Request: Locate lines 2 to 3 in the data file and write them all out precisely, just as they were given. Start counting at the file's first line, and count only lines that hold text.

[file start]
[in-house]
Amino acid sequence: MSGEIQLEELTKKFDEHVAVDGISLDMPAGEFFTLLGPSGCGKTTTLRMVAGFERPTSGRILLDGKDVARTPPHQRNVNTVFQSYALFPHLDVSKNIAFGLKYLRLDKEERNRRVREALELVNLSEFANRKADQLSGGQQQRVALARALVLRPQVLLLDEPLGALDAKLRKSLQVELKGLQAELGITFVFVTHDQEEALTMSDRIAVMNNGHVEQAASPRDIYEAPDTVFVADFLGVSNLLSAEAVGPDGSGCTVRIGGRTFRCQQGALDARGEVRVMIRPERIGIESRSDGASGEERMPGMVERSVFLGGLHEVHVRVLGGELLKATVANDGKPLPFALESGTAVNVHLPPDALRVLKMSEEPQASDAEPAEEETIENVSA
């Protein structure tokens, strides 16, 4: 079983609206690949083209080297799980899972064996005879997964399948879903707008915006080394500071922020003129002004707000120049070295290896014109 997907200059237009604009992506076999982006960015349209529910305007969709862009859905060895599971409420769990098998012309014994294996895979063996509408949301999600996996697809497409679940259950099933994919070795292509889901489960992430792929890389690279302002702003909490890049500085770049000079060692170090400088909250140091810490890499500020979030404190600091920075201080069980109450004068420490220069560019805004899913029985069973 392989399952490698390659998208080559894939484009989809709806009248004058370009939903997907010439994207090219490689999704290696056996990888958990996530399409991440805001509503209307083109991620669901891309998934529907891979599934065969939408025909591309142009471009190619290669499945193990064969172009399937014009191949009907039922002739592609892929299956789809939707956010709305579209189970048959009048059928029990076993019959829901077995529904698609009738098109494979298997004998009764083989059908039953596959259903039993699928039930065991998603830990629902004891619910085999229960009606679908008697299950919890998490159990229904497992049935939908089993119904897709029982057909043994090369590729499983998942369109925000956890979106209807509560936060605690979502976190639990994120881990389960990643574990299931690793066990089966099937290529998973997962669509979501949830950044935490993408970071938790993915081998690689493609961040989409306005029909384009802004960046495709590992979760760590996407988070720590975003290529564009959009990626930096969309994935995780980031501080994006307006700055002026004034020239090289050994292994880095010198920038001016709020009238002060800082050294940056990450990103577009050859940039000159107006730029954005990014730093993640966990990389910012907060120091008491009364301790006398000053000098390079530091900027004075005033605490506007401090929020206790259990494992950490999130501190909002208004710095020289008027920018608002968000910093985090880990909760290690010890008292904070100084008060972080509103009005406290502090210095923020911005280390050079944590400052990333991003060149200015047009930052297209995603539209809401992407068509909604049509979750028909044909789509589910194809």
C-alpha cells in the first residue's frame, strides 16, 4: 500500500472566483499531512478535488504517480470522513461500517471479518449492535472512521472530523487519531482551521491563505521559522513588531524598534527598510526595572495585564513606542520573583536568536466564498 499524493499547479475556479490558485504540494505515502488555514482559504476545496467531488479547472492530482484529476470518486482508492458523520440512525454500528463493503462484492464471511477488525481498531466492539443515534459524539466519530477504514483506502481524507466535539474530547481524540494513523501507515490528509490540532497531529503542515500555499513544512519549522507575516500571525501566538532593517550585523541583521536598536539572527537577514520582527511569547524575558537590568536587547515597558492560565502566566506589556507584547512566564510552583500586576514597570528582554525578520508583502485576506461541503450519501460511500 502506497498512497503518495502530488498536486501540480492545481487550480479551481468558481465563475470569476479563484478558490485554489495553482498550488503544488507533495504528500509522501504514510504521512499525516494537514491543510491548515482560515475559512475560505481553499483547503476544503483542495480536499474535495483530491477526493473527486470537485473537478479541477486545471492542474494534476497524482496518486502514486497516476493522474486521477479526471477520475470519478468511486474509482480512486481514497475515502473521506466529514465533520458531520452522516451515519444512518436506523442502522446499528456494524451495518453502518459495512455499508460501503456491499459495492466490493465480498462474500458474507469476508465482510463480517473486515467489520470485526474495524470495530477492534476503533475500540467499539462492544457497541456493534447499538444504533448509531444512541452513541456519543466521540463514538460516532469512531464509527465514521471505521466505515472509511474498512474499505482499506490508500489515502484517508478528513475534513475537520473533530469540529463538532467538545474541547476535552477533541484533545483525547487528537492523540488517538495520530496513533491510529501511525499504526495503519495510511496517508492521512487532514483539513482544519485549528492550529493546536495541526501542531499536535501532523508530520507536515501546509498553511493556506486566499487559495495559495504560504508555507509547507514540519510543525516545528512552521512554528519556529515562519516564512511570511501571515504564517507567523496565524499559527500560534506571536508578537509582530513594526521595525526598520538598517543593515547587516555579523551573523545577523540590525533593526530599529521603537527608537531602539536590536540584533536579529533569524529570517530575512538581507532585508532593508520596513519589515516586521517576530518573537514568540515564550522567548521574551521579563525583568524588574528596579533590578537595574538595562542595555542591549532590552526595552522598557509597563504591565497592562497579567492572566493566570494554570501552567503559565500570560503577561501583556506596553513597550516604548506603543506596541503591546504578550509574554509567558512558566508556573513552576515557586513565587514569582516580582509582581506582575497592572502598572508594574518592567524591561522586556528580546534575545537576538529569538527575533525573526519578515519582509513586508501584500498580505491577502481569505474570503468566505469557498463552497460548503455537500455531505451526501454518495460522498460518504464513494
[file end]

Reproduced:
Amino acid sequence: MSGEIQLEELTKKFDEHVAVDGISLDMPAGEFFTLLGPSGCGKTTTLRMVAGFERPTSGRILLDGKDVARTPPHQRNVNTVFQSYALFPHLDVSKNIAFGLKYLRLDKEERNRRVREALELVNLSEFANRKADQLSGGQQQRVALARALVLRPQVLLLDEPLGALDAKLRKSLQVELKGLQAELGITFVFVTHDQEEALTMSDRIAVMNNGHVEQAASPRDIYEAPDTVFVADFLGVSNLLSAEAVGPDGSGCTVRIGGRTFRCQQGALDARGEVRVMIRPERIGIESRSDGASGEERMPGMVERSVFLGGLHEVHVRVLGGELLKATVANDGKPLPFALESGTAVNVHLPPDALRVLKMSEEPQASDAEPAEEETIENVSA
């Protein structure tokens, strides 16, 4: 079983609206690949083209080297799980899972064996005879997964399948879903707008915006080394500071922020003129002004707000120049070295290896014109 997907200059237009604009992506076999982006960015349209529910305007969709862009859905060895599971409420769990098998012309014994294996895979063996509408949301999600996996697809497409679940259950099933994919070795292509889901489960992430792929890389690279302002702003909490890049500085770049000079060692170090400088909250140091810490890499500020979030404190600091920075201080069980109450004068420490220069560019805004899913029985069973 392989399952490698390659998208080559894939484009989809709806009248004058370009939903997907010439994207090219490689999704290696056996990888958990996530399409991440805001509503209307083109991620669901891309998934529907891979599934065969939408025909591309142009471009190619290669499945193990064969172009399937014009191949009907039922002739592609892929299956789809939707956010709305579209189970048959009048059928029990076993019959829901077995529904698609009738098109494979298997004998009764083989059908039953596959259903039993699928039930065991998603830990629902004891619910085999229960009606679908008697299950919890998490159990229904497992049935939908089993119904897709029982057909043994090369590729499983998942369109925000956890979106209807509560936060605690979502976190639990994120881990389960990643574990299931690793066990089966099937290529998973997962669509979501949830950044935490993408970071938790993915081998690689493609961040989409306005029909384009802004960046495709590992979760760590996407988070720590975003290529564009959009990626930096969309994935995780980031501080994006307006700055002026004034020239090289050994292994880095010198920038001016709020009238002060800082050294940056990450990103577009050859940039000159107006730029954005990014730093993640966990990389910012907060120091008491009364301790006398000053000098390079530091900027004075005033605490506007401090929020206790259990494992950490999130501190909002208004710095020289008027920018608002968000910093985090880990909760290690010890008292904070100084008060972080509103009005406290502090210095923020911005280390050079944590400052990333991003060149200015047009930052297209995603539209809401992407068509909604049509979750028909044909789509589910194809």